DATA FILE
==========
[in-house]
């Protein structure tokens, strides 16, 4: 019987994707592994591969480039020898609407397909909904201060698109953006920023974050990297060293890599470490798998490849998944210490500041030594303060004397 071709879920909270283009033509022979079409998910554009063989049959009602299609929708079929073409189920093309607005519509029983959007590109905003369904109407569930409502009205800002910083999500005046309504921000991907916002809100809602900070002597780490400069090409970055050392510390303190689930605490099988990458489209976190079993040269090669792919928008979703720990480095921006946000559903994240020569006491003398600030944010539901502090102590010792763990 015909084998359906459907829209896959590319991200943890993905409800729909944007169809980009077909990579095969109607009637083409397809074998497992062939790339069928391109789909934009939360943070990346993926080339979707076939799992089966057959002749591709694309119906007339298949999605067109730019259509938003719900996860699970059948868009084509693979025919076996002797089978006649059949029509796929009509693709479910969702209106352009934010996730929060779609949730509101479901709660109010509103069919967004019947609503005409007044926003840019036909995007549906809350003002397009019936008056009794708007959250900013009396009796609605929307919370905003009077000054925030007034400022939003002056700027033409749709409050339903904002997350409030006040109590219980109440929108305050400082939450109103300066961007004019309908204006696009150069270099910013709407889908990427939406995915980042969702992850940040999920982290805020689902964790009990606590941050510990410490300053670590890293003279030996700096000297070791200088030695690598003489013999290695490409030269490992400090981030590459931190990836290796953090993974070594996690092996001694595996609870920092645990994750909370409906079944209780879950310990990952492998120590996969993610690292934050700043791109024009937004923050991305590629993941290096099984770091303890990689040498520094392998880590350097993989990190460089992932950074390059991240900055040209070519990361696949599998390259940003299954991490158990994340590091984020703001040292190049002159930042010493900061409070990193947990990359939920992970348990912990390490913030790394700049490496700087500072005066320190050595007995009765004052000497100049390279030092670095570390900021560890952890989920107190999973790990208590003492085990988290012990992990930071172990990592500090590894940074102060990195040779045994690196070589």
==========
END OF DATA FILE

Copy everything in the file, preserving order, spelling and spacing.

[in-house]
């Protein structure tokens, strides 16, 4: 019987994707592994591969480039020898609407397909909904201060698109953006920023974050990297060293890599470490798998490849998944210490500041030594303060004397 071709879920909270283009033509022979079409998910554009063989049959009602299609929708079929073409189920093309607005519509029983959007590109905003369904109407569930409502009205800002910083999500005046309504921000991907916002809100809602900070002597780490400069090409970055050392510390303190689930605490099988990458489209976190079993040269090669792919928008979703720990480095921006946000559903994240020569006491003398600030944010539901502090102590010792763990 015909084998359906459907829209896959590319991200943890993905409800729909944007169809980009077909990579095969109607009637083409397809074998497992062939790339069928391109789909934009939360943070990346993926080339979707076939799992089966057959002749591709694309119906007339298949999605067109730019259509938003719900996860699970059948868009084509693979025919076996002797089978006649059949029509796929009509693709479910969702209106352009934010996730929060779609949730509101479901709660109010509103069919967004019947609503005409007044926003840019036909995007549906809350003002397009019936008056009794708007959250900013009396009796609605929307919370905003009077000054925030007034400022939003002056700027033409749709409050339903904002997350409030006040109590219980109440929108305050400082939450109103300066961007004019309908204006696009150069270099910013709407889908990427939406995915980042969702992850940040999920982290805020689902964790009990606590941050510990410490300053670590890293003279030996700096000297070791200088030695690598003489013999290695490409030269490992400090981030590459931190990836290796953090993974070594996690092996001694595996609870920092645990994750909370409906079944209780879950310990990952492998120590996969993610690292934050700043791109024009937004923050991305590629993941290096099984770091303890990689040498520094392998880590350097993989990190460089992932950074390059991240900055040209070519990361696949599998390259940003299954991490158990994340590091984020703001040292190049002159930042010493900061409070990193947990990359939920992970348990912990390490913030790394700049490496700087500072005066320190050595007995009765004052000497100049390279030092670095570390900021560890952890989920107190999973790990208590003492085990988290012990992990930071172990990592500090590894940074102060990195040779045994690196070589």